Thursday, March 14, 2019

Vega Visualization Grammar and Jupyter notebooks

In the previous post about charting options for Jupyter Notebooks, the container to run the Notebook had to include a number of extensions for JupyterLab to enable the various charting packages to work. JupyterLab, the next major version of Juypter Notebooks, locks down JavaScript within the Notebook web environment and requires extensions to facilitate it for each package.

jupyter labextension install jupyter-matplotlib
jupyter labextension install bqplot
jupyter labextension install jupyterlab_bokeh
jupyter labextension install beakerx-jupyterlab
jupyter labextension install @pyviz/jupyterlab_pyviz
jupyter labextension install @jupyterlab/plotly-extension

All except one charting package required an extension, that is. The one which doesn't is Altair, which works not by generating JavaScript but by generating a Vega-Lite description of the desired chart. Vega is a visualization grammar, a declarative language for describing visualization. For example, consider the first few lines of a bar chart example from the Vega site:

{
  "$schema": "https://vega.github.io/schema/vega/v5.json",
  "width": 400,
  "height": 200,
  "padding": 5,

  "data": [
    {
      "name": "table",
      "values": [
        {"category": "A", "amount": 28},
        {"category": "B", "amount": 55},
        {"category": "C", "amount": 43},
        {"category": "D", "amount": 91},
        {"category": "E", "amount": 81},
        {"category": "F", "amount": 53},
        {"category": "G", "amount": 19},
        {"category": "H", "amount": 87}
      ]
    }
  ],

JupyterLab includes a renderer for Vega-Lite and Vega. A Vega description can be passed to JupyterLab's display() routine, and will render graphically in the Notebook. This means we can write code within the Notebook to generate a Vega description, and then render it, without requiring any extension to be installed.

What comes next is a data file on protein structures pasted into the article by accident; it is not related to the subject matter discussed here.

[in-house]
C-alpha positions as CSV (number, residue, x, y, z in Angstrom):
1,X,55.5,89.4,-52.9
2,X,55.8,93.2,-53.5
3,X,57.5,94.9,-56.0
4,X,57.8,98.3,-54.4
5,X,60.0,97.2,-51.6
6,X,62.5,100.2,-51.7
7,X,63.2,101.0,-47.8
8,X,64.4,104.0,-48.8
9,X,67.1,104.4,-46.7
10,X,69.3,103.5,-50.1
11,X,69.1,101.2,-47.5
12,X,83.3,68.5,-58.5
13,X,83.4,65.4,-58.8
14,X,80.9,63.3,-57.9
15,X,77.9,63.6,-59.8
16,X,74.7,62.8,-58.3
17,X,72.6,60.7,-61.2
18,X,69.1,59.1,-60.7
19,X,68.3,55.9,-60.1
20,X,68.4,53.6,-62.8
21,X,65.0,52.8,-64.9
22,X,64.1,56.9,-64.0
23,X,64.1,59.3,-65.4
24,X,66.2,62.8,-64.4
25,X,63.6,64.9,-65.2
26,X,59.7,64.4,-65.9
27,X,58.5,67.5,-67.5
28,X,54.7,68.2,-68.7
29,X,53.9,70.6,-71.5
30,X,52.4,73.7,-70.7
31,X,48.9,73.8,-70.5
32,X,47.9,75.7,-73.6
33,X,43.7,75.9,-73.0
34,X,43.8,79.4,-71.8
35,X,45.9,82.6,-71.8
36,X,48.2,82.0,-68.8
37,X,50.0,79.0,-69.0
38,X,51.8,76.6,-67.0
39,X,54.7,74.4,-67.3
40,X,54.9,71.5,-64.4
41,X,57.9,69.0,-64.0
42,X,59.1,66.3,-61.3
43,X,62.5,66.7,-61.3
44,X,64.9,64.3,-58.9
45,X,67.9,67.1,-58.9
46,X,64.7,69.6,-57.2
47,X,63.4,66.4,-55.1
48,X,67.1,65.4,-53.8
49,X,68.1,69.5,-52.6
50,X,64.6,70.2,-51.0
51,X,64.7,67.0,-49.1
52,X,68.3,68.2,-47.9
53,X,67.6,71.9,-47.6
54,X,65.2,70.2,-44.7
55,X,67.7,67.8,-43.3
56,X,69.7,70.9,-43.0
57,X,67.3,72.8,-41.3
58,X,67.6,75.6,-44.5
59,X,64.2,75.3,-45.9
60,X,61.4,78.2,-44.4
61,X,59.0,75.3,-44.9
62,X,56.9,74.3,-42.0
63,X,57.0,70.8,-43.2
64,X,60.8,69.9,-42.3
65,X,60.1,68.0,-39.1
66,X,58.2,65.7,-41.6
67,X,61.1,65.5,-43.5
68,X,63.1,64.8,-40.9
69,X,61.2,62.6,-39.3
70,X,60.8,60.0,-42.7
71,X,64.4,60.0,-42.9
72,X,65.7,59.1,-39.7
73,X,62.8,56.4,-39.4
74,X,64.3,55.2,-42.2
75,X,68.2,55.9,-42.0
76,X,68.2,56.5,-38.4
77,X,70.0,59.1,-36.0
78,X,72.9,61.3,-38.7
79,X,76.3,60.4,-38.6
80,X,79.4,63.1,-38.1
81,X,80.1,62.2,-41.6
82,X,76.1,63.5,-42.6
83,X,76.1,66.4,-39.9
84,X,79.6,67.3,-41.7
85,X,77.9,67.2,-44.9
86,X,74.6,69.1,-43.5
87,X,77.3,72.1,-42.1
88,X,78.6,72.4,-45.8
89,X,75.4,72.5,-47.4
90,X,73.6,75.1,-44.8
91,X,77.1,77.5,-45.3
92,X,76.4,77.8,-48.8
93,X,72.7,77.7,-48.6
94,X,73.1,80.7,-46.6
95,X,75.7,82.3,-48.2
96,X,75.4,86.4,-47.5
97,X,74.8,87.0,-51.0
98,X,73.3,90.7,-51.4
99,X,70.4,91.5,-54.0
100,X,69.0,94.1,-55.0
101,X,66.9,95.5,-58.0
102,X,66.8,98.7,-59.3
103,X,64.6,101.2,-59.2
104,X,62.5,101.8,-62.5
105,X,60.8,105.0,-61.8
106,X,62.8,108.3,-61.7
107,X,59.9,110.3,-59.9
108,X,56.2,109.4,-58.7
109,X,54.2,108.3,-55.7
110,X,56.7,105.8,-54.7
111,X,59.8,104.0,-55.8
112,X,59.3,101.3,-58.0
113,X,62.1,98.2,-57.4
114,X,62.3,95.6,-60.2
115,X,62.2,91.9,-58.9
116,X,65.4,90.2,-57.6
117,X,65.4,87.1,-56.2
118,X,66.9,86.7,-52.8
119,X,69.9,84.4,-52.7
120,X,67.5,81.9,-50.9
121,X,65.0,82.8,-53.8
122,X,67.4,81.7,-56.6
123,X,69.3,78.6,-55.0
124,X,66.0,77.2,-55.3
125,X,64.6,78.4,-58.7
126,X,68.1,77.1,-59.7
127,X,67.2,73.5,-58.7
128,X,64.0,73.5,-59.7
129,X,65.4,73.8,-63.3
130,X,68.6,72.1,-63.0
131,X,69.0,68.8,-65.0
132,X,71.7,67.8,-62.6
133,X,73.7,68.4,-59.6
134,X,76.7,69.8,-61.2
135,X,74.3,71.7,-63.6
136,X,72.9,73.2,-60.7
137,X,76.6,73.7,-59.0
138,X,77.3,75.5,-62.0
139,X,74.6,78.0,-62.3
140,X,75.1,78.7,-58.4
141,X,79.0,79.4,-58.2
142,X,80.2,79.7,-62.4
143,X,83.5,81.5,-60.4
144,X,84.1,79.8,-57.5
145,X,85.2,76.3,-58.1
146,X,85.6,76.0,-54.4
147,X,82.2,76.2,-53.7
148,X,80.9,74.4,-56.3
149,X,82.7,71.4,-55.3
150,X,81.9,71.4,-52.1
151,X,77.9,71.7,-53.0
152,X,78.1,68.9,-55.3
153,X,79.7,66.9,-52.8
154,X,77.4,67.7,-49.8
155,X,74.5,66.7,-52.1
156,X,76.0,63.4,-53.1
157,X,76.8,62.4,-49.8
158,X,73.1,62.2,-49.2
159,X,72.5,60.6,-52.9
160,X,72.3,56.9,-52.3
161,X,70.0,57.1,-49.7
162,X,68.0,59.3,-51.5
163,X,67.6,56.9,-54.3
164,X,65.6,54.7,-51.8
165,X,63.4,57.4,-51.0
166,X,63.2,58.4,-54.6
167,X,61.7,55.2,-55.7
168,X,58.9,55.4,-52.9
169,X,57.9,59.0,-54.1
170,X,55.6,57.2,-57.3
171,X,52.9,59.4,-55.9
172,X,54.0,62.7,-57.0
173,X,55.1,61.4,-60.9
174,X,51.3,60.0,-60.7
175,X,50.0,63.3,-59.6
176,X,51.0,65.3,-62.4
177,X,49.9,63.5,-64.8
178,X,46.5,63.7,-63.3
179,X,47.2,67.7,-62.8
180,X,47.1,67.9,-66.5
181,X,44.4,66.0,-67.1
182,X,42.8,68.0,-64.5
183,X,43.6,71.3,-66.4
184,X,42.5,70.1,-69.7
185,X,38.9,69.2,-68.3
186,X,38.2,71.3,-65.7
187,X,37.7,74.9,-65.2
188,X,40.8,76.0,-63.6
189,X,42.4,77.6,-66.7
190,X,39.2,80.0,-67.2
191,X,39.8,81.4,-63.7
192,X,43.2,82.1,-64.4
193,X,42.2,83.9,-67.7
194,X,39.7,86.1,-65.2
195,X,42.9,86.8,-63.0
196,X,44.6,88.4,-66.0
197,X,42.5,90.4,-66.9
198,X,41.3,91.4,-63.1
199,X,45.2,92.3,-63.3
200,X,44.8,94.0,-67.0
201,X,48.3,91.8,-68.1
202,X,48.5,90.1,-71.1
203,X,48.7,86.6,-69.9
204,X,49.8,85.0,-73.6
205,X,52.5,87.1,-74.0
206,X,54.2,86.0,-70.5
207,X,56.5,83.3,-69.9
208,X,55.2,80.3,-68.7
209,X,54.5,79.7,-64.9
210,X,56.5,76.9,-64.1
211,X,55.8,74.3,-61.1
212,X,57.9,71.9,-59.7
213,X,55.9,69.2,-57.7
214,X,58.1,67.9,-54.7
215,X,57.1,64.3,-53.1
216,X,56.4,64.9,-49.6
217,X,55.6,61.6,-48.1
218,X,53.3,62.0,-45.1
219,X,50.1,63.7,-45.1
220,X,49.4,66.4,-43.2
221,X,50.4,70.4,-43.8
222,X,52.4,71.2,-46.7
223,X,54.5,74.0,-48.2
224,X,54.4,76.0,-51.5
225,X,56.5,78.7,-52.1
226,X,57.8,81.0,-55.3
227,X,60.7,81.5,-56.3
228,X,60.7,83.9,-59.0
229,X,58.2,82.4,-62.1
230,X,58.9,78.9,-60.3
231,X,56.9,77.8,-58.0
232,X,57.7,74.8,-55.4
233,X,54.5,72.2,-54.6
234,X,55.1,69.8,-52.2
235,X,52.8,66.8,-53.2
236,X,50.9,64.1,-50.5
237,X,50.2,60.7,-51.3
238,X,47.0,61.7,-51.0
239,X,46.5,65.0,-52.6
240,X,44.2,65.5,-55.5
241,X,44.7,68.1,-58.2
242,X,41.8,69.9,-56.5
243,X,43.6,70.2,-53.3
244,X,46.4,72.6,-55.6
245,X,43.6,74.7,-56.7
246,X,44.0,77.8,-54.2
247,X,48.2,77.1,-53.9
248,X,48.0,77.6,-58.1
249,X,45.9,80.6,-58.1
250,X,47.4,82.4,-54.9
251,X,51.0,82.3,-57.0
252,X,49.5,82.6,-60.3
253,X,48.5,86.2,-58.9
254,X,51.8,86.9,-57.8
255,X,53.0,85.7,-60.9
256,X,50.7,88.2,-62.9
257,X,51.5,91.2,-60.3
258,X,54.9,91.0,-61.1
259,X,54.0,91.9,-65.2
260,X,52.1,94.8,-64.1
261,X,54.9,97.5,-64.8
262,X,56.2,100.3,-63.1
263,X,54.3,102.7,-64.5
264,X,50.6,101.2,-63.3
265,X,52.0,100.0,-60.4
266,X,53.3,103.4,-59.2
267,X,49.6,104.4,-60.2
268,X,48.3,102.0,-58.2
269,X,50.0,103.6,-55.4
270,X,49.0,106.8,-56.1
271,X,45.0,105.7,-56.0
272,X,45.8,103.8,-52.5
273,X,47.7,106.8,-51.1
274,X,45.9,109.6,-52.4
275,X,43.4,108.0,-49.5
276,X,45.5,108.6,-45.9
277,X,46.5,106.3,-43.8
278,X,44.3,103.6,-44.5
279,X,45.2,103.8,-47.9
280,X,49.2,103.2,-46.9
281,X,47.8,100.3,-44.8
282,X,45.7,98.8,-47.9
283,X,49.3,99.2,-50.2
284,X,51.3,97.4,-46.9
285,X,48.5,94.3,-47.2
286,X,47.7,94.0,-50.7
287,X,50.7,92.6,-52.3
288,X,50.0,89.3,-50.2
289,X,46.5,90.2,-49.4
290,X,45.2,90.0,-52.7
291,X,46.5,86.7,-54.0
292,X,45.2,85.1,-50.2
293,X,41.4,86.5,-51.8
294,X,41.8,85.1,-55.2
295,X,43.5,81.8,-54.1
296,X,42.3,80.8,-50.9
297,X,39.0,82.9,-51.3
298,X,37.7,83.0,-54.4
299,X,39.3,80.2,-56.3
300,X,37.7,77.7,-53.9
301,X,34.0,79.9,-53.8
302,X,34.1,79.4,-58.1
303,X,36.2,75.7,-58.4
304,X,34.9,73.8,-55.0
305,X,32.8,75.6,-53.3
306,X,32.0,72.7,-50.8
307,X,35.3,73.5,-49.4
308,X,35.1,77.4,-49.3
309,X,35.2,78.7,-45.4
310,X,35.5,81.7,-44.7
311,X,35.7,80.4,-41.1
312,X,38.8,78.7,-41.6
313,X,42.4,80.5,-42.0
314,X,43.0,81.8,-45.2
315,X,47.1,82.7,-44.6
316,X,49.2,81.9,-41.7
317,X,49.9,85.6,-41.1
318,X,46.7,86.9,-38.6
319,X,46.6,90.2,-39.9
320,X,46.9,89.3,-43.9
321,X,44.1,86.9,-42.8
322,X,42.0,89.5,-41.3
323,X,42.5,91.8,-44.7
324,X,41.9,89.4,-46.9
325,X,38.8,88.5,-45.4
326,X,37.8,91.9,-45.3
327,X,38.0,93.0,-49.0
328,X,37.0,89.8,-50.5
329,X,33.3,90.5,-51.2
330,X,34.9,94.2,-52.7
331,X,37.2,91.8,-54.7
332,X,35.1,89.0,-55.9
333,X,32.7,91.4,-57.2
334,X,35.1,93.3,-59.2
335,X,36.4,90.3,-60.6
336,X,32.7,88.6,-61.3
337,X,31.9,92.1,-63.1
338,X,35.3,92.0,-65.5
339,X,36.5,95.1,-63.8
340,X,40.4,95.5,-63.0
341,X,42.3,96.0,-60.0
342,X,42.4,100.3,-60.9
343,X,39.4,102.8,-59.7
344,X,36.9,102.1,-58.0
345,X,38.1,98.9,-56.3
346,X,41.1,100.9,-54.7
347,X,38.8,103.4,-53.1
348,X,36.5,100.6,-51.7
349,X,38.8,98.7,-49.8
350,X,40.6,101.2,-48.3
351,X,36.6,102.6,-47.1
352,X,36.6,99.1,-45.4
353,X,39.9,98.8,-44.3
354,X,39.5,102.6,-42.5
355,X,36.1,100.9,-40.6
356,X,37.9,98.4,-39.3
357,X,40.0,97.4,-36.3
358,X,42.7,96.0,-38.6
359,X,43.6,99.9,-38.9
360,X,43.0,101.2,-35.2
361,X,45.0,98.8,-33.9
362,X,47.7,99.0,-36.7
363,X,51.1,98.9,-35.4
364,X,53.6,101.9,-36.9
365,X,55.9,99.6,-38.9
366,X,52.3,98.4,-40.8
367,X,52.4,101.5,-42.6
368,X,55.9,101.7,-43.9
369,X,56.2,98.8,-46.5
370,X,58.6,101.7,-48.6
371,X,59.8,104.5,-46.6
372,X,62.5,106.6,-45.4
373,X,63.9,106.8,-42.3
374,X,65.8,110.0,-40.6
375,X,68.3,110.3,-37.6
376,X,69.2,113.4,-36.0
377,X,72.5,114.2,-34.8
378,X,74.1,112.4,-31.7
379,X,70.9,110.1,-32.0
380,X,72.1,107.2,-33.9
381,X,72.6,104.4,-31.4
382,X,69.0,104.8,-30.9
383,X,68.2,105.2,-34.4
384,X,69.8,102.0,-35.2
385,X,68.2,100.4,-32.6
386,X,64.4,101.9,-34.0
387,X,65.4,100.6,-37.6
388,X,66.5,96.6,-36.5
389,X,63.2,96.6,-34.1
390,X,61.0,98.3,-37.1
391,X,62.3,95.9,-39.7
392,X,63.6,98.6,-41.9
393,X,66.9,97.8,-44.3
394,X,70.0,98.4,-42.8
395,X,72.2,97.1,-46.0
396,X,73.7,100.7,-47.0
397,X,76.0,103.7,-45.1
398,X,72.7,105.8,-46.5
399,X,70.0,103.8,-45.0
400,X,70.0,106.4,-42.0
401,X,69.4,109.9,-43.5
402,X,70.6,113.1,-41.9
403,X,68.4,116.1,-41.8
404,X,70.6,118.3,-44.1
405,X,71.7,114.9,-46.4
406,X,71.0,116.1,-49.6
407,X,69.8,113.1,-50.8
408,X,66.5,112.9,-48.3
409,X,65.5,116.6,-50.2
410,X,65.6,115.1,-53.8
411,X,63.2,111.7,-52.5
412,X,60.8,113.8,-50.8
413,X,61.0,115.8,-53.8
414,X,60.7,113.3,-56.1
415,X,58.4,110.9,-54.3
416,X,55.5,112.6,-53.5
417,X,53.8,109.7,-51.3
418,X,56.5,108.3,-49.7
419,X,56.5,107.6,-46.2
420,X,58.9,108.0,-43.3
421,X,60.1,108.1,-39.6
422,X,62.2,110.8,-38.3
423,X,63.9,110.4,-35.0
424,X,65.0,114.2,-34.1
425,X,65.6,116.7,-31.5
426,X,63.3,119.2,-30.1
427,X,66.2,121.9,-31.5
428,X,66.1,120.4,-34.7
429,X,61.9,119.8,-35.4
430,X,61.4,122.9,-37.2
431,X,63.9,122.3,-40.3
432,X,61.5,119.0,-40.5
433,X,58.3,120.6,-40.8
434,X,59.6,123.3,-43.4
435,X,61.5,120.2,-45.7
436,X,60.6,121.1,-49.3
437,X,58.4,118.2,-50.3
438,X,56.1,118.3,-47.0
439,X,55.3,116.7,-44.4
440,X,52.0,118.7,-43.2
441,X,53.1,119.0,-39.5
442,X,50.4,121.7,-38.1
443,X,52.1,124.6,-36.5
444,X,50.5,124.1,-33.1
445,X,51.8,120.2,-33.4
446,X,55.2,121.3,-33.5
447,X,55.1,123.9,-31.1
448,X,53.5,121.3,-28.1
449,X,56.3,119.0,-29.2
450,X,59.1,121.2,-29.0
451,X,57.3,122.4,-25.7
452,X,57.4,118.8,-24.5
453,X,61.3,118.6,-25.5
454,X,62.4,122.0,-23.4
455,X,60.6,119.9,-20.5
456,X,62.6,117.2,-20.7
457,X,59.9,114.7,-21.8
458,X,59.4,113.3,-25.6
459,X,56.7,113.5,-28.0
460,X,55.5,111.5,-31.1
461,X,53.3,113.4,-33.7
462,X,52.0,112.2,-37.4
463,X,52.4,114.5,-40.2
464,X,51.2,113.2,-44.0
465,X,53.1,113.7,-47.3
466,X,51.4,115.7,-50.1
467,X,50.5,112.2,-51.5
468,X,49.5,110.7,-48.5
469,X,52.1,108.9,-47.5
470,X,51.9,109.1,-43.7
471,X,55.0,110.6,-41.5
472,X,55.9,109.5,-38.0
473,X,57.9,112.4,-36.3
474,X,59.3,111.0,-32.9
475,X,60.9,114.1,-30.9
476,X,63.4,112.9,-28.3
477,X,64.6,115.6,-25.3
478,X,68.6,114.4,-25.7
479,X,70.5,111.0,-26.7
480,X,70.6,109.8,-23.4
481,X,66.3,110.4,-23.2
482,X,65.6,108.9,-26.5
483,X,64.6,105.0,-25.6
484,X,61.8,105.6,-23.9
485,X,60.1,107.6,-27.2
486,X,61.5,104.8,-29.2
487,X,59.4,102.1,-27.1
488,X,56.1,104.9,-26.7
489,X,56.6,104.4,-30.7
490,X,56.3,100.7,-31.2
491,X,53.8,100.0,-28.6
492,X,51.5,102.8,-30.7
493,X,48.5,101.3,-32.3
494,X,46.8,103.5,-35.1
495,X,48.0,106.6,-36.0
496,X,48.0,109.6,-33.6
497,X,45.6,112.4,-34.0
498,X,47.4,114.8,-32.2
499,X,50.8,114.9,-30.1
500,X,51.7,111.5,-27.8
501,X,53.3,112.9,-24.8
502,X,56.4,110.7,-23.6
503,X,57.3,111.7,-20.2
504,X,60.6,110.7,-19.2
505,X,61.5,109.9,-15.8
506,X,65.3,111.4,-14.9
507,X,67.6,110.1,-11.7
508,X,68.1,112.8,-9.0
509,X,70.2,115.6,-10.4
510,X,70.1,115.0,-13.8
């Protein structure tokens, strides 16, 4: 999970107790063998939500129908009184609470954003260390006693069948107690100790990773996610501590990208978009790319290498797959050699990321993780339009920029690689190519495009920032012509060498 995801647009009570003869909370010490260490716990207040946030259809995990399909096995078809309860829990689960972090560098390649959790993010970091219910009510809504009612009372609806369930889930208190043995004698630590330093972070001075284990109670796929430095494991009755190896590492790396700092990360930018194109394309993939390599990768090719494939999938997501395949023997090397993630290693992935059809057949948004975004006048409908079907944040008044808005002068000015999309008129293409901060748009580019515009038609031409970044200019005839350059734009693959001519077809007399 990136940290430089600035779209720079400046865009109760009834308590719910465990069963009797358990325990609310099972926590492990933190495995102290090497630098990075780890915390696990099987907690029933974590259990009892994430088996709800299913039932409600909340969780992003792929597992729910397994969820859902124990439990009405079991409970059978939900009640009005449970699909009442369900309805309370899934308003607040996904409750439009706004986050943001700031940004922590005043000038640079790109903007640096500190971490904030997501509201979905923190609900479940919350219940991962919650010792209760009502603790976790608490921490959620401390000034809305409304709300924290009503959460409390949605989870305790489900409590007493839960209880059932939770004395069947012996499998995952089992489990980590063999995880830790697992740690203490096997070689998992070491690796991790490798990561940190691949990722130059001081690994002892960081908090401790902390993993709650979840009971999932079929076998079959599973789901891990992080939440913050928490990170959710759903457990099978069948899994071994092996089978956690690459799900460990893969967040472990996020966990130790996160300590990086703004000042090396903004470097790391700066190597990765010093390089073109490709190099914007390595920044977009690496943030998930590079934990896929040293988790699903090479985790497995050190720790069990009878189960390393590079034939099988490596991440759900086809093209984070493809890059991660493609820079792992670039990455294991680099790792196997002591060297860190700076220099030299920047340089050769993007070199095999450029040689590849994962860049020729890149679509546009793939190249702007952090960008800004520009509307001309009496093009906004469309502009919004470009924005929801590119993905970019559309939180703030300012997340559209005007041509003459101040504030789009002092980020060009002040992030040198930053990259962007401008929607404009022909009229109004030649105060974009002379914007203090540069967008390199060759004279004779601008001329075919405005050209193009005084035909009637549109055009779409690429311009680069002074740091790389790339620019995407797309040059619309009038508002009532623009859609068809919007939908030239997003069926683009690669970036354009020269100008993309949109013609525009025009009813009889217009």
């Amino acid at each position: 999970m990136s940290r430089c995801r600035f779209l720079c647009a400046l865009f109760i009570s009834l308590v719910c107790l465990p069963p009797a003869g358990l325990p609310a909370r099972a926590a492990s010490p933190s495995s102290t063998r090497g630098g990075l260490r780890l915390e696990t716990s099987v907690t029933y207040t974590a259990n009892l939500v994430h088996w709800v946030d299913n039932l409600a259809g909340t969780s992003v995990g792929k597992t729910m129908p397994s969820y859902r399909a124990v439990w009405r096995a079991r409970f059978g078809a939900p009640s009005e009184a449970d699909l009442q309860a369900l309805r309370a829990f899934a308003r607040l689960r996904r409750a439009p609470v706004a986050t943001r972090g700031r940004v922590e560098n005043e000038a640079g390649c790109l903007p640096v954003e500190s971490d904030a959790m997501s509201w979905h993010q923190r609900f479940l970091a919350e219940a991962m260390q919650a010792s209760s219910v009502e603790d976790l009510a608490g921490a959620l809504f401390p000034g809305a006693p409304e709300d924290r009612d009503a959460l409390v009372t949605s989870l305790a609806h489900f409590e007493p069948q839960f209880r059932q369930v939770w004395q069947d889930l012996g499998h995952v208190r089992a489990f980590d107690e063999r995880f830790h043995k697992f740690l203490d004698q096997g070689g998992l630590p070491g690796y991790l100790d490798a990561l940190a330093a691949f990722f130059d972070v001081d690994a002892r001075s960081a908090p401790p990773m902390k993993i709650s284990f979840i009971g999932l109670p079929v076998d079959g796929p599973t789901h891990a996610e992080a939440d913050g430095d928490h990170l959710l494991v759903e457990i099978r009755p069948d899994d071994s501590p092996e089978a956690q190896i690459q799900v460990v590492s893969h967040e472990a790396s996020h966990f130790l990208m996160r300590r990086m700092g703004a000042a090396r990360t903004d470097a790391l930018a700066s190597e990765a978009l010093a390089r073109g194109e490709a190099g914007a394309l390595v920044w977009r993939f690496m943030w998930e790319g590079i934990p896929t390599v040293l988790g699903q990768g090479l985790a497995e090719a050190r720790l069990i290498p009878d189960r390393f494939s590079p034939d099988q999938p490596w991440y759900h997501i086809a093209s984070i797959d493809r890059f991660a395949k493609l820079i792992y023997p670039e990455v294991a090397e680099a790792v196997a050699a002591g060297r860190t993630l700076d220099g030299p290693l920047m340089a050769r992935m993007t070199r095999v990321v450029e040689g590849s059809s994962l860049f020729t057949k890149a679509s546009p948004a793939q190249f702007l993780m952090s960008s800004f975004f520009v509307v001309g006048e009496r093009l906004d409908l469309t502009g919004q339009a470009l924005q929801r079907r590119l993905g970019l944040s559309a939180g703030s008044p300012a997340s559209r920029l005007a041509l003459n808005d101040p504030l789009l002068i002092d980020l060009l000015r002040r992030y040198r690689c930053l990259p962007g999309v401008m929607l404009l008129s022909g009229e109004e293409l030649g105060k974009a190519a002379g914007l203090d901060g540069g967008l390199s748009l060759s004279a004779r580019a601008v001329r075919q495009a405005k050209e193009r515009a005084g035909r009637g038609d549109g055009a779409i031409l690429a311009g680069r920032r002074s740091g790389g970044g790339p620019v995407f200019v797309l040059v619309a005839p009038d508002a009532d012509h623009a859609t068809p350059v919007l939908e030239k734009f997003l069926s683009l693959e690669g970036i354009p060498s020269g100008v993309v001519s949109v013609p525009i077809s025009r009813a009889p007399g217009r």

As one example: consider an interactive treemap. None of the charting packages investigated earlier had a treemap implementation which I really liked, but the Vega grammar supports one. Using Python code running within the Notebook, we can generate one:

# Vega treemap documentation: https://vega.github.io/vega/examples/treemap/
  return {
      "$schema": "https://vega.github.io/schema/vega/v4.json",
      "width": width,
      "height": height,
      "padding": 2.5,
      "autosize": "none",

      "signals": [
        {
          "name": "layout", "value": "squarify",
        },
        {
          "name": "aspectRatio", "value": 1.6,
        }
      ],

      "data": [
        {
          "name": "drawdown",
          "values": list(elements.values()),
          "transform": [
            {
              "type": "stratify",
              "key": "id",
              "parentKey": "parent"
            },
            {
              "type": "treemap",
              "field": "size",
              "sort": {"field": "value"},
              "round": True,
              "method": {"signal": "layout"},
              "ratio": {"signal": "aspectRatio"},